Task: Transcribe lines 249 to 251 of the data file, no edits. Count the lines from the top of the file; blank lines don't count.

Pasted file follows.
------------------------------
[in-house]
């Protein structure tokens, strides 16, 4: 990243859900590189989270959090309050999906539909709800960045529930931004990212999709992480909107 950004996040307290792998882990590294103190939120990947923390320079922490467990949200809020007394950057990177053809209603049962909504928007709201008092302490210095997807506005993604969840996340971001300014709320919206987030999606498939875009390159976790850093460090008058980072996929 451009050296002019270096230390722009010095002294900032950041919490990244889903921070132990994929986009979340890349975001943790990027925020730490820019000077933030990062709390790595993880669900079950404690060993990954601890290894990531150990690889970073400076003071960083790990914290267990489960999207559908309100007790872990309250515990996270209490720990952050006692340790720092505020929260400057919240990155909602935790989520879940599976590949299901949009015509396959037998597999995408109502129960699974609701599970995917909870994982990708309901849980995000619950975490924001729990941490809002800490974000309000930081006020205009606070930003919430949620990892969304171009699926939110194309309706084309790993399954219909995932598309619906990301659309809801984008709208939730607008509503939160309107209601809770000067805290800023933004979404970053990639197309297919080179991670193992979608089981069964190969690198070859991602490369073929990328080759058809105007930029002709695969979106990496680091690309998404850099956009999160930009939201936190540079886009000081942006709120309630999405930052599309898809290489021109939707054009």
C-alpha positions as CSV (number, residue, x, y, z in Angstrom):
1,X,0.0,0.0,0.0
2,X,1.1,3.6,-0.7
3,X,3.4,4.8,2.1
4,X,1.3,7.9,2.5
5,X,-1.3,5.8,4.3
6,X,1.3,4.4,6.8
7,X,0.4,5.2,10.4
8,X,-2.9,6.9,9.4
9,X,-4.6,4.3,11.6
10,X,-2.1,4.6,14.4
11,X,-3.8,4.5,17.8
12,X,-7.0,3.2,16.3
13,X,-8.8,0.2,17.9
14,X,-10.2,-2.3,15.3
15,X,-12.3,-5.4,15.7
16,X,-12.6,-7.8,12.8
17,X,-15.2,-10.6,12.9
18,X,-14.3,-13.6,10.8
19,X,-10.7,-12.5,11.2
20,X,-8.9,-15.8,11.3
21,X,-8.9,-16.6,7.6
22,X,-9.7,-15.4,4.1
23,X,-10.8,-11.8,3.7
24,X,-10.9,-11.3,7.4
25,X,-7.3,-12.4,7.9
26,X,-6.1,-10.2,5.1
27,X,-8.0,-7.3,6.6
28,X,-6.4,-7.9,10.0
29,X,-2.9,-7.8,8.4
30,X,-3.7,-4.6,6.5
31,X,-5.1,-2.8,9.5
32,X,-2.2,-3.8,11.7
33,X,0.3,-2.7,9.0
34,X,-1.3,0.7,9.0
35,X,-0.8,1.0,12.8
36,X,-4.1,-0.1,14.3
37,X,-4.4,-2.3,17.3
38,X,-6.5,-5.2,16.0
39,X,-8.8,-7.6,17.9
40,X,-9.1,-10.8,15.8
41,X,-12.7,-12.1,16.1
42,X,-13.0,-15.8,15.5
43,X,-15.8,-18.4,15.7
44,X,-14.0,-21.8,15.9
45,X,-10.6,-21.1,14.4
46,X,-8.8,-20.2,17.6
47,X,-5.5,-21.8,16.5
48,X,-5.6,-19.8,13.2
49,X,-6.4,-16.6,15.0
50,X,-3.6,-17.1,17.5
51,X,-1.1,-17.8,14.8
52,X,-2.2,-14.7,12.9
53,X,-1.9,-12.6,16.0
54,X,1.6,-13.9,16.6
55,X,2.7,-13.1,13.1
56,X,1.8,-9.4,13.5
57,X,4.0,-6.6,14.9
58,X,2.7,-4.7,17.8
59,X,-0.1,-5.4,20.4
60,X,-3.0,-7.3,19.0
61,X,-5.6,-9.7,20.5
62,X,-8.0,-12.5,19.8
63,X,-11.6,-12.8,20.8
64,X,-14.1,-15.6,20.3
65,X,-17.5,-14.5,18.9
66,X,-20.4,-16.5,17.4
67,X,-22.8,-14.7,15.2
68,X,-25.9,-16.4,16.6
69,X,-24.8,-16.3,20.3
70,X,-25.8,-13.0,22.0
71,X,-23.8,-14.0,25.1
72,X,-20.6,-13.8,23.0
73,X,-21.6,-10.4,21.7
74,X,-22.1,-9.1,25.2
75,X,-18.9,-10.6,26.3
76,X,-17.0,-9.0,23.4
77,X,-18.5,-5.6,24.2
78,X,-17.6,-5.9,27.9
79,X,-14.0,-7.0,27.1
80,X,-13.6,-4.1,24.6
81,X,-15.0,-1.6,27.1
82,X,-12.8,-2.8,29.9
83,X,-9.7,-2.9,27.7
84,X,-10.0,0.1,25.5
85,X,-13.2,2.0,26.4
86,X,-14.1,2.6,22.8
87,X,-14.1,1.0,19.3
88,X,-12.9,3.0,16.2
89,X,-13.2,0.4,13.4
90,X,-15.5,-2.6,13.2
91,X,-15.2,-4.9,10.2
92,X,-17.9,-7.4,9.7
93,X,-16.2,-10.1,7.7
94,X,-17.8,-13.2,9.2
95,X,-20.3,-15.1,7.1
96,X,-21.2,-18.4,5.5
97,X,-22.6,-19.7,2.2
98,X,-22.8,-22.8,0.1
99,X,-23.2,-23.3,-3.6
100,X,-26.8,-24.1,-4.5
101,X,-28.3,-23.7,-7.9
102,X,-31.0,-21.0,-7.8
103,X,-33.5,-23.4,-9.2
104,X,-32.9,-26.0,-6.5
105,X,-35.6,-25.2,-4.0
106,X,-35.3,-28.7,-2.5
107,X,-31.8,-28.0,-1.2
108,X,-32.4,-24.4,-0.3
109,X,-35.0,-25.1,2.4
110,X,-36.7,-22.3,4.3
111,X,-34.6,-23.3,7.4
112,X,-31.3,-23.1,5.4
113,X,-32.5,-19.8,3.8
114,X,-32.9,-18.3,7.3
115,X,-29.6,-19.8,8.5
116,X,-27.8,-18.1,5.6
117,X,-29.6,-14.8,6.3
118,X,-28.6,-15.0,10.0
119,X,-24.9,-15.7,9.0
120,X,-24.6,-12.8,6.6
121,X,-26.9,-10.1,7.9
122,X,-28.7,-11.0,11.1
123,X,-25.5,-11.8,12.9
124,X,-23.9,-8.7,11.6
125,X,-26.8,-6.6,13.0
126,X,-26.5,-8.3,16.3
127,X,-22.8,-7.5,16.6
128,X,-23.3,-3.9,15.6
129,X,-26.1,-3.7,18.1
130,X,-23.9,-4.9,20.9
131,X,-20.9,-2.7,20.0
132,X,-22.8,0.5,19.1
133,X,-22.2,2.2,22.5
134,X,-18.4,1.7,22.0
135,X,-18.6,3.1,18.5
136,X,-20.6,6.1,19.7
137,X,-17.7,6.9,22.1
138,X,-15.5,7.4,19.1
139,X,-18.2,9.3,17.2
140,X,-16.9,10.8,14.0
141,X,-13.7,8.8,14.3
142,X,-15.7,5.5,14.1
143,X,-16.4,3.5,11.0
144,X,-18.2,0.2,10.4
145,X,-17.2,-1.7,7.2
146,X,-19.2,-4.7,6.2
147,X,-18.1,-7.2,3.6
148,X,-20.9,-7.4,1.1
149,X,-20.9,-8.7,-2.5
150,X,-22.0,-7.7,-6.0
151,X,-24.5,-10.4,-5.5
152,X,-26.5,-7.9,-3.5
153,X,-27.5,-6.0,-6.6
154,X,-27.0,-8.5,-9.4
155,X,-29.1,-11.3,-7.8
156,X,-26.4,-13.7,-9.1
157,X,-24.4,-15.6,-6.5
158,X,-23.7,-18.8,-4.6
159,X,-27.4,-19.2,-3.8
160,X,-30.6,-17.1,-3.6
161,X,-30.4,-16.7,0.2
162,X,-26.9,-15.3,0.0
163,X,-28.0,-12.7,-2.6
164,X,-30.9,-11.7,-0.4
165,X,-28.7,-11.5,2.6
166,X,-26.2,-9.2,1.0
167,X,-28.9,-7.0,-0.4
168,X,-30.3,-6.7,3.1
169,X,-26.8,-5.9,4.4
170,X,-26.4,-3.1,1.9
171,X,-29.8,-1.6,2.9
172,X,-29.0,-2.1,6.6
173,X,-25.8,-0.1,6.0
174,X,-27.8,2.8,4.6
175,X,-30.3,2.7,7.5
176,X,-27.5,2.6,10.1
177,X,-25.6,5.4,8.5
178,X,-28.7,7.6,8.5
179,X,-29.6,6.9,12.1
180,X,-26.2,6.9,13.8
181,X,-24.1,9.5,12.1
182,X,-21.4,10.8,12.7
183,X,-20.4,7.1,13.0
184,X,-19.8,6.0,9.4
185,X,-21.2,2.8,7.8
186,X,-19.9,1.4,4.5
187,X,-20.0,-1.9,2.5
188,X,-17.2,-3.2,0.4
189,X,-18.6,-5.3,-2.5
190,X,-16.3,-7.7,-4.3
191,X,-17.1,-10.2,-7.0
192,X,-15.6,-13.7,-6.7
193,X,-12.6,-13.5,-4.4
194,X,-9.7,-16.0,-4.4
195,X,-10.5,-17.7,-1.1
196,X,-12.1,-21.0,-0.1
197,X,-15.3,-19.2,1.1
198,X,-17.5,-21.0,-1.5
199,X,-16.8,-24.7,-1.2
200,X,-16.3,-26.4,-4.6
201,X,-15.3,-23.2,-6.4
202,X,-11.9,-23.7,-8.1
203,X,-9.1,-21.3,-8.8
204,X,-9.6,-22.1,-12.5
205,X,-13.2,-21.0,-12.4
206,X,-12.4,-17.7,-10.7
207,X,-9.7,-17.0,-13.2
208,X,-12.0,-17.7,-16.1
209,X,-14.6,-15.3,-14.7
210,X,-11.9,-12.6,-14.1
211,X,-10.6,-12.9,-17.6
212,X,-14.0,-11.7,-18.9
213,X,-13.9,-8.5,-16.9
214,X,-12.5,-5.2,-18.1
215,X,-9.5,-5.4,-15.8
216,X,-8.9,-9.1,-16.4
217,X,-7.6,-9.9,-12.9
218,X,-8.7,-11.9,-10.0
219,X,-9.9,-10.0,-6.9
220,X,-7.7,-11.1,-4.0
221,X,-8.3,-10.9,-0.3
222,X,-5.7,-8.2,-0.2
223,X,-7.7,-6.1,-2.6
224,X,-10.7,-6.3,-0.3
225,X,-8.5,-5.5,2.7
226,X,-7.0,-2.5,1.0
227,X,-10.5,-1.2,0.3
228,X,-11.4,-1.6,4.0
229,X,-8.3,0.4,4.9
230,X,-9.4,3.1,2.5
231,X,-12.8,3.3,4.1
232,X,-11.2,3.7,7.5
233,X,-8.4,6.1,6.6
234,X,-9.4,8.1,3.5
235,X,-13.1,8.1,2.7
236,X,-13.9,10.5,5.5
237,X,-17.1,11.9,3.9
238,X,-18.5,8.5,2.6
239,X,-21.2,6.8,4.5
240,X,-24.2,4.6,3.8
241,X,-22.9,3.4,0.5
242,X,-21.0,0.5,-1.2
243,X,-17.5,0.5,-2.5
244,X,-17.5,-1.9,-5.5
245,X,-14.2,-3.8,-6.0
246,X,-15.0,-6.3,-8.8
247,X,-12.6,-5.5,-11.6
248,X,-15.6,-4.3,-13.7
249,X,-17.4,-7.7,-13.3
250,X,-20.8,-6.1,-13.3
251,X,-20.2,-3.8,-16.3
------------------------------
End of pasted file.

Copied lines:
246,X,-15.0,-6.3,-8.8
247,X,-12.6,-5.5,-11.6
248,X,-15.6,-4.3,-13.7